The Influence of Neighborhood Disadvantage, Collective Socialization, and Parenting on African American Children's Affiliation with Deviant Peers

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Abstract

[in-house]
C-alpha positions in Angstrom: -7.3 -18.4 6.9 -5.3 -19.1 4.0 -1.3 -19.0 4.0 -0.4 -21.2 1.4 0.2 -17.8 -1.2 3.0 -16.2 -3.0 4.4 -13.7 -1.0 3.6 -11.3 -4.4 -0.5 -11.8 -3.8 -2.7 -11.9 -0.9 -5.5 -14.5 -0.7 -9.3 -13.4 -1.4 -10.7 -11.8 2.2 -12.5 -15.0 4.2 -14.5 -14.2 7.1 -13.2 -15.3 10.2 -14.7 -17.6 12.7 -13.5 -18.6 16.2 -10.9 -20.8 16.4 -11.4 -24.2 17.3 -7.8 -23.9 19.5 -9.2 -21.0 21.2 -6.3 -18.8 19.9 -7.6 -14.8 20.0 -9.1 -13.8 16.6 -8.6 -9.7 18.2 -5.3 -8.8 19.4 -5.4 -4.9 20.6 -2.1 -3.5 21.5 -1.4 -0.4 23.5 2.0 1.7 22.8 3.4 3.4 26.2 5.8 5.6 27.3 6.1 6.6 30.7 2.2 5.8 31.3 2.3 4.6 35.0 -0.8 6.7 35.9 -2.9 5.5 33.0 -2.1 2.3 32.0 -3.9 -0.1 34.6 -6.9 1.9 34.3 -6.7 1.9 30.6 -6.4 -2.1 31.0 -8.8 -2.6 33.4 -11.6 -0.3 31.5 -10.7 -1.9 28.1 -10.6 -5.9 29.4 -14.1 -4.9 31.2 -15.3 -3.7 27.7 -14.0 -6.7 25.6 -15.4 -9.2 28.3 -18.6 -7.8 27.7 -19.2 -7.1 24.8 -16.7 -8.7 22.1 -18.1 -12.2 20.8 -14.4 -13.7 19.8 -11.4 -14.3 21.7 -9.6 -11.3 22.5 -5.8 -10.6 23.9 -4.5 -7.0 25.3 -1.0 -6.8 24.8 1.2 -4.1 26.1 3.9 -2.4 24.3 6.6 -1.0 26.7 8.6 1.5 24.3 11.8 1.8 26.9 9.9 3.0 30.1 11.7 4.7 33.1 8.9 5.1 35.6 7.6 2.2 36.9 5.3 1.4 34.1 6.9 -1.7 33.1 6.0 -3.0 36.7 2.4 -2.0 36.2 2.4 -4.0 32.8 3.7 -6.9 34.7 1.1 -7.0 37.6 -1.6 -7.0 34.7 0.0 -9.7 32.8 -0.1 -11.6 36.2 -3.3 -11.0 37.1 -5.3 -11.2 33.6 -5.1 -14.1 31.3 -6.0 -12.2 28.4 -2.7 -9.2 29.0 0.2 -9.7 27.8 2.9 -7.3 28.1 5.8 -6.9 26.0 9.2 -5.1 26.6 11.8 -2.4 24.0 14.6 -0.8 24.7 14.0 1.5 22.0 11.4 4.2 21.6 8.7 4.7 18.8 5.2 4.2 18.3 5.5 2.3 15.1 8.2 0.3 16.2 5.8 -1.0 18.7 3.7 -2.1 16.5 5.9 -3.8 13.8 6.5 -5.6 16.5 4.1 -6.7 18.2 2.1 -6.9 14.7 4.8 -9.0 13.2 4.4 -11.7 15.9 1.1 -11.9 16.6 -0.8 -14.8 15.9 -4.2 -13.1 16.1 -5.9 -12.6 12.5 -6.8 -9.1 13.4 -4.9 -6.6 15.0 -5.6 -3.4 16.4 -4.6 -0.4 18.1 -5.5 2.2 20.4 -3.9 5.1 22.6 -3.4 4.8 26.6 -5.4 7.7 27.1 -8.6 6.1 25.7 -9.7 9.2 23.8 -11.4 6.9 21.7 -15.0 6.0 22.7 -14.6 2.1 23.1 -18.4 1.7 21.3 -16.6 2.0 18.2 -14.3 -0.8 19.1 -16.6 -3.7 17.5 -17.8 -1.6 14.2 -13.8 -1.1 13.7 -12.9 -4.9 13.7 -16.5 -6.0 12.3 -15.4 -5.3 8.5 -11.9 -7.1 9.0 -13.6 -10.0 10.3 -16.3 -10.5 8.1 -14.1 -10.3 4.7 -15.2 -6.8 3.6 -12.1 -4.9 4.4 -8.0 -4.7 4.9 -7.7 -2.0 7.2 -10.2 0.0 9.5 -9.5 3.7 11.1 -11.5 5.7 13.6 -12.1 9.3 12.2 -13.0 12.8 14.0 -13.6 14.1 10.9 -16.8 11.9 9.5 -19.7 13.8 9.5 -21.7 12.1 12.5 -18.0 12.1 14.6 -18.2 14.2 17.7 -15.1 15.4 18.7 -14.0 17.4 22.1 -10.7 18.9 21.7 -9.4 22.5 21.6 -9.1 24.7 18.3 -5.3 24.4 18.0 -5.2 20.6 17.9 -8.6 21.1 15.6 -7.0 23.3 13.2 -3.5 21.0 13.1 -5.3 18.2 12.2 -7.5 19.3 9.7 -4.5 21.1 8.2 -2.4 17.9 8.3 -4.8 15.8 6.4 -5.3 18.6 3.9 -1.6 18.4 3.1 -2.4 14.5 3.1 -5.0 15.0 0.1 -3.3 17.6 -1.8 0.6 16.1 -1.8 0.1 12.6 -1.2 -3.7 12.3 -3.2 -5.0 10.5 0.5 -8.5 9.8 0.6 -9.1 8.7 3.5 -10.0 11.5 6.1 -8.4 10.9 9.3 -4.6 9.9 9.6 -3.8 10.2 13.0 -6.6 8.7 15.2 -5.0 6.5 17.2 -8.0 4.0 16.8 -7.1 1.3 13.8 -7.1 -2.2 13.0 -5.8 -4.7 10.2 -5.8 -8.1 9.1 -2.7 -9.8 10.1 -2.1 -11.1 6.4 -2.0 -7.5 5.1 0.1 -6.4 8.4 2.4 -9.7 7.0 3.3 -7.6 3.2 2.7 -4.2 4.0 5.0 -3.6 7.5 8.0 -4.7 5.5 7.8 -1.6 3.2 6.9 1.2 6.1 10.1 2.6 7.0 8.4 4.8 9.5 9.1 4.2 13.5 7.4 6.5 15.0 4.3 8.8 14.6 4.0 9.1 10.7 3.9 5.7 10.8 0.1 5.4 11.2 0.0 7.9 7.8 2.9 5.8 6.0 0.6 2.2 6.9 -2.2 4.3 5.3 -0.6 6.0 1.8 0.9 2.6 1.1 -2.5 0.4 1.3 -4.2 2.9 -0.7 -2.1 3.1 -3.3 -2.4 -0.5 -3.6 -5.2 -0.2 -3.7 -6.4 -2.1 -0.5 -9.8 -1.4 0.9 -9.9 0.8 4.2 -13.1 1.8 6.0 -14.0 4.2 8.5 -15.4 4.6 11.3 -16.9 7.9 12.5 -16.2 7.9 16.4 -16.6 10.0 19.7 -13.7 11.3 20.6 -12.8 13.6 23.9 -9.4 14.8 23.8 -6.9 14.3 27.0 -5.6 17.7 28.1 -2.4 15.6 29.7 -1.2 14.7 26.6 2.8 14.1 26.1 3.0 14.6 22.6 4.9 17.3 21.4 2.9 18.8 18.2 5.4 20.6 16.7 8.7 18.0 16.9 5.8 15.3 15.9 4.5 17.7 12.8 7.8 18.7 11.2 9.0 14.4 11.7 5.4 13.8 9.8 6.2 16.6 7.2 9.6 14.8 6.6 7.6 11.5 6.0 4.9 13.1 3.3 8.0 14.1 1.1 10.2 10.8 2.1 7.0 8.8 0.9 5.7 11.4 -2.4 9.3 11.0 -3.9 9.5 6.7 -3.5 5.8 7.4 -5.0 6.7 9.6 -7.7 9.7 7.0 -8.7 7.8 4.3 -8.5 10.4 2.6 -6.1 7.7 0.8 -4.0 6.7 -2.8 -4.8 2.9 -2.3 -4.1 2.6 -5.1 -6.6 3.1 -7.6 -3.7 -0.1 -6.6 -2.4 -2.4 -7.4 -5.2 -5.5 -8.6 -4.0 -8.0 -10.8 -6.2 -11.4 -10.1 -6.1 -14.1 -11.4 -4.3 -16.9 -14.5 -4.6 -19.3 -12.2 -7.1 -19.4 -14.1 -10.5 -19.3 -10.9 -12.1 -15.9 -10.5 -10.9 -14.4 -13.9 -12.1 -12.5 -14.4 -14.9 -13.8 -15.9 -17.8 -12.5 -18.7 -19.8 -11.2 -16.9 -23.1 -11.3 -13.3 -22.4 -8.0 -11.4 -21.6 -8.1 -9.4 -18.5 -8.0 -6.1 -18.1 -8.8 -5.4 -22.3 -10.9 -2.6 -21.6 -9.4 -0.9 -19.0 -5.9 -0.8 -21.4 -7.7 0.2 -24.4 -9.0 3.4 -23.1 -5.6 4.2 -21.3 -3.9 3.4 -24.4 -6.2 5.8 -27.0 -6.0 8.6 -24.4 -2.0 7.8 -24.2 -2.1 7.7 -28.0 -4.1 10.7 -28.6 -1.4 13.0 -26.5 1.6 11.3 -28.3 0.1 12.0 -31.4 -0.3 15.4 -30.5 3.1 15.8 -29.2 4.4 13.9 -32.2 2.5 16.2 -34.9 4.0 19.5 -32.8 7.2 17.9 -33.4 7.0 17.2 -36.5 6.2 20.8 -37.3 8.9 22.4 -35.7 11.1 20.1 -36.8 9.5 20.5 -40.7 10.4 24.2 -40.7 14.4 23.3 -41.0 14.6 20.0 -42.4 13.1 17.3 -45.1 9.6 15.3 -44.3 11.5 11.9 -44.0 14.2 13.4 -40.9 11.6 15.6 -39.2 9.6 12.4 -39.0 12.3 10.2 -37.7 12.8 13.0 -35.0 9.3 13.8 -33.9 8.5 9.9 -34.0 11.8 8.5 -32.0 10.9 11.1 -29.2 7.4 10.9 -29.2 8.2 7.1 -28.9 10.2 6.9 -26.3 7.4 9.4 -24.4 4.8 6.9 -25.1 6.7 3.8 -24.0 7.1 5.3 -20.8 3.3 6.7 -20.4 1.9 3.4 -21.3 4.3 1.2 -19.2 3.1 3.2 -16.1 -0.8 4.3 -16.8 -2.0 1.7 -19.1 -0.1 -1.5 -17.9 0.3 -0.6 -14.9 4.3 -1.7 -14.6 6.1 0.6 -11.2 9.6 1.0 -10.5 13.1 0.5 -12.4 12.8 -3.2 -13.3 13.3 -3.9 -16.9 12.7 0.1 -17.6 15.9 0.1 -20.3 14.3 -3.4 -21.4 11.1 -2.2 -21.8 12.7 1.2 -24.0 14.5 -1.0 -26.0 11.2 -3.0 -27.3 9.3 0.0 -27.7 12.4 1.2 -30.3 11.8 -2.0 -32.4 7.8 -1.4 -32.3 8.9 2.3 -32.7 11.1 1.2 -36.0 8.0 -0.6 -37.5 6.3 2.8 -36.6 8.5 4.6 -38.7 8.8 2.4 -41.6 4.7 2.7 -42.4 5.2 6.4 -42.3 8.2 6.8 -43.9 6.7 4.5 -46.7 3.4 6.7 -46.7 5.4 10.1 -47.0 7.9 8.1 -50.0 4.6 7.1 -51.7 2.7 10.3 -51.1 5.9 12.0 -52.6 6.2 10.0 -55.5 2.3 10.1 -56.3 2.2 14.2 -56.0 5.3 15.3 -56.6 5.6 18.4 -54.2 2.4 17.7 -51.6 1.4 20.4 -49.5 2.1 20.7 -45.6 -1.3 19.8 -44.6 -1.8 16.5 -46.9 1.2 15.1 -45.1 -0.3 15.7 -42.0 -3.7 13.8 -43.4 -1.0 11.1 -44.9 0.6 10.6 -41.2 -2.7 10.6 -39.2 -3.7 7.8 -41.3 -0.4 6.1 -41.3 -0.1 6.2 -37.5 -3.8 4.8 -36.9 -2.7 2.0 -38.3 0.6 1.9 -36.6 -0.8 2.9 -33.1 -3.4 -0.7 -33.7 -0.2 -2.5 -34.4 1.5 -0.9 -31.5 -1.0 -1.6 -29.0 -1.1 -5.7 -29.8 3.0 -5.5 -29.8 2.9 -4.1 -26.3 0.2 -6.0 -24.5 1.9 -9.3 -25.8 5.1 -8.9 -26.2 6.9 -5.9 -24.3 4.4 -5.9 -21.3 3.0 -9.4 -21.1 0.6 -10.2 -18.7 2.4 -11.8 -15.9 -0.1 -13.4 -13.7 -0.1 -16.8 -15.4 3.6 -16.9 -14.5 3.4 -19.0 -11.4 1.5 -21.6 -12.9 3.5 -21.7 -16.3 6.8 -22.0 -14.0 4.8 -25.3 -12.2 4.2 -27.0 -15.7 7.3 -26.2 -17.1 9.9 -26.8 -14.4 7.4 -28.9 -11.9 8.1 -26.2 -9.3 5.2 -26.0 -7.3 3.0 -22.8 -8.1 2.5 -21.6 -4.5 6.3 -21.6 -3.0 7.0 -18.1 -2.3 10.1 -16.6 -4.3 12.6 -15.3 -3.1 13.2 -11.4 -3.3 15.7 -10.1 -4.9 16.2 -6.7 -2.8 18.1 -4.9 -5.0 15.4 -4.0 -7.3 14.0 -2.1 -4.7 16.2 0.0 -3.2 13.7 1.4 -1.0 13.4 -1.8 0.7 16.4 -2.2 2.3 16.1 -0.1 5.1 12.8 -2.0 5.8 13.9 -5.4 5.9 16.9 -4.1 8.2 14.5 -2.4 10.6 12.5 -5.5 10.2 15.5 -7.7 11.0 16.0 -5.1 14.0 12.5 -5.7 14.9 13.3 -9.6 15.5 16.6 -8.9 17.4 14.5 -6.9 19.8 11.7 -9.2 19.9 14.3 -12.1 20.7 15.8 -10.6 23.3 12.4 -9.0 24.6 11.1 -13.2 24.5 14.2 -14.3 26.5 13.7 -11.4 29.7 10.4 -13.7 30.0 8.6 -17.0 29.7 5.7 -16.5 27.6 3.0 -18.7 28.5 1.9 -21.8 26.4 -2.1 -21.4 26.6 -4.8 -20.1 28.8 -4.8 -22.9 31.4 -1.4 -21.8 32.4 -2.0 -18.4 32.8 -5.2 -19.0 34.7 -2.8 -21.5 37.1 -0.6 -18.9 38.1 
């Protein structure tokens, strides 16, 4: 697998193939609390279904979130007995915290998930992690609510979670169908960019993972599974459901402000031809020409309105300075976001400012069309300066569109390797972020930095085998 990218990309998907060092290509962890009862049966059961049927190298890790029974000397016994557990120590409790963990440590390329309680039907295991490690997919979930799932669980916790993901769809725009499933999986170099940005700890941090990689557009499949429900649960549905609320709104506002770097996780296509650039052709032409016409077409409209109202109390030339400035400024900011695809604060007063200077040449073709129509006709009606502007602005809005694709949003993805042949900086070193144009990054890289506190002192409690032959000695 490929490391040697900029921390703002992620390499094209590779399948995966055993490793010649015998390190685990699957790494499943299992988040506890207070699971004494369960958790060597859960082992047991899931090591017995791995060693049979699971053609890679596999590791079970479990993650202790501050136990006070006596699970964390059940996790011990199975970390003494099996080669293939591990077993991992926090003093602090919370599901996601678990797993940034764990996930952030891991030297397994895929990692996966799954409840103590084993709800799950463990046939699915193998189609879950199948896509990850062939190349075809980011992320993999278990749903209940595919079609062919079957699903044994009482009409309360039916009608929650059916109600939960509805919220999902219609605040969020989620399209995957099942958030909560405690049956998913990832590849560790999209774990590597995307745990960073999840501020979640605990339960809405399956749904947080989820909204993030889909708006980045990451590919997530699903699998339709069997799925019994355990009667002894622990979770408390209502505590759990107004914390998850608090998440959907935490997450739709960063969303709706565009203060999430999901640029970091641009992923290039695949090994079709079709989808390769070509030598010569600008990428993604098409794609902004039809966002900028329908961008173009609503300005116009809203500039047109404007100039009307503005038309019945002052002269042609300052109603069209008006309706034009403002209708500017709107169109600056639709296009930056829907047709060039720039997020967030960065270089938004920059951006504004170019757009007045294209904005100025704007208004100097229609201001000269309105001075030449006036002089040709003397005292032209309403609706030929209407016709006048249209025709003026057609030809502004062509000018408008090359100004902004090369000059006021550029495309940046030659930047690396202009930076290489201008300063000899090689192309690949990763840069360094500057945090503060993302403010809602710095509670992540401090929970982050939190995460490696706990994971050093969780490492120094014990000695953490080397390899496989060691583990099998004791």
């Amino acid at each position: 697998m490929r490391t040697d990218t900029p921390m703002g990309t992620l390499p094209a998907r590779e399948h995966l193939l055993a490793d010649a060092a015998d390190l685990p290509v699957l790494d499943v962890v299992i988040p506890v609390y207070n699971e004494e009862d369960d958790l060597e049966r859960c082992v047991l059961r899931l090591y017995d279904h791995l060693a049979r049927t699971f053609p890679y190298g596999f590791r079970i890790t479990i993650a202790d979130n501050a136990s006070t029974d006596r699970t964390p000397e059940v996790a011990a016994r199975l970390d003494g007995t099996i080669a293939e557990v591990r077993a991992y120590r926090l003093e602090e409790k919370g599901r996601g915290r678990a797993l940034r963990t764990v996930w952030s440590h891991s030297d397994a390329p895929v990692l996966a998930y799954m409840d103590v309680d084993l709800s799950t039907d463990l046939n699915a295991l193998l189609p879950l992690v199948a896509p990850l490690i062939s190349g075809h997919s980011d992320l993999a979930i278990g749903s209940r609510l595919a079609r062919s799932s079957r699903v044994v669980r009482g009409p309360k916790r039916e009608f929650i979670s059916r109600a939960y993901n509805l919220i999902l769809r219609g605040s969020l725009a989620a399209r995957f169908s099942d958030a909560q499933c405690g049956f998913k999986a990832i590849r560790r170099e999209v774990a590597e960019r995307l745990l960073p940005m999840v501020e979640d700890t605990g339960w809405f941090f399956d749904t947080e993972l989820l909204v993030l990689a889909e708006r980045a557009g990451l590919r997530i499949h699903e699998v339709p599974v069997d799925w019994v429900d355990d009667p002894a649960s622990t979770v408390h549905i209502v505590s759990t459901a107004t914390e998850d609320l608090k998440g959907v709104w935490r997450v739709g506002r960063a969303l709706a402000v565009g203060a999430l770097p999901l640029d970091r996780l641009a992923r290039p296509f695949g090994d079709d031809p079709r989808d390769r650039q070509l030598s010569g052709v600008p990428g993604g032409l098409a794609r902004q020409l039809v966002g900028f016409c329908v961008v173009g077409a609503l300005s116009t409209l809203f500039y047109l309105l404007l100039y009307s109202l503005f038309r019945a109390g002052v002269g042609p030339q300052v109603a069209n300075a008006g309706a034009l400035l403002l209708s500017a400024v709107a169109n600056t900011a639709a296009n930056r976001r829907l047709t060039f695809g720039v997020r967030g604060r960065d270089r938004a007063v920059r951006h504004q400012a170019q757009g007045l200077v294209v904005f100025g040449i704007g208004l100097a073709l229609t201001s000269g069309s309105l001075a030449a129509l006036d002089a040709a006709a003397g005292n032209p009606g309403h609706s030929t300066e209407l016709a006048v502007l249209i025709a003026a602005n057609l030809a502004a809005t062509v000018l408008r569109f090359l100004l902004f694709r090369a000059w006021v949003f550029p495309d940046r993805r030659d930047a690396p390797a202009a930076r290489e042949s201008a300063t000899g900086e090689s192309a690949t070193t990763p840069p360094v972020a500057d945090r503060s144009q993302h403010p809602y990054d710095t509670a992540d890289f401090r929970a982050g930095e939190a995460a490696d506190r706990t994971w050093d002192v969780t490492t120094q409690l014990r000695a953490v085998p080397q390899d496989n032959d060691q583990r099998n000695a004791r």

This study focused on hypotheses about the contributions of neighborhood disadvantage, collective socialization, and parenting to African American children's affiliation with deviant peers. A total of 867 families living in Georgia and Iowa, each with a 10- to 12-year-old child, participated. Unique contributions to deviant peer affiliation were examined using a hierarchical linear model. Community disadvantage derived from census data had a significant positive effect on deviant peer affiliations. Nurturant/involved parenting and collective socialization processes were inversely associated, and harsh/inconsistent parenting was positively associated, with deviant peer affiliations. The effects of nurturant/involved parenting and collective socialization were most pronounced for children residing in the most disadvantaged neighborhoods.

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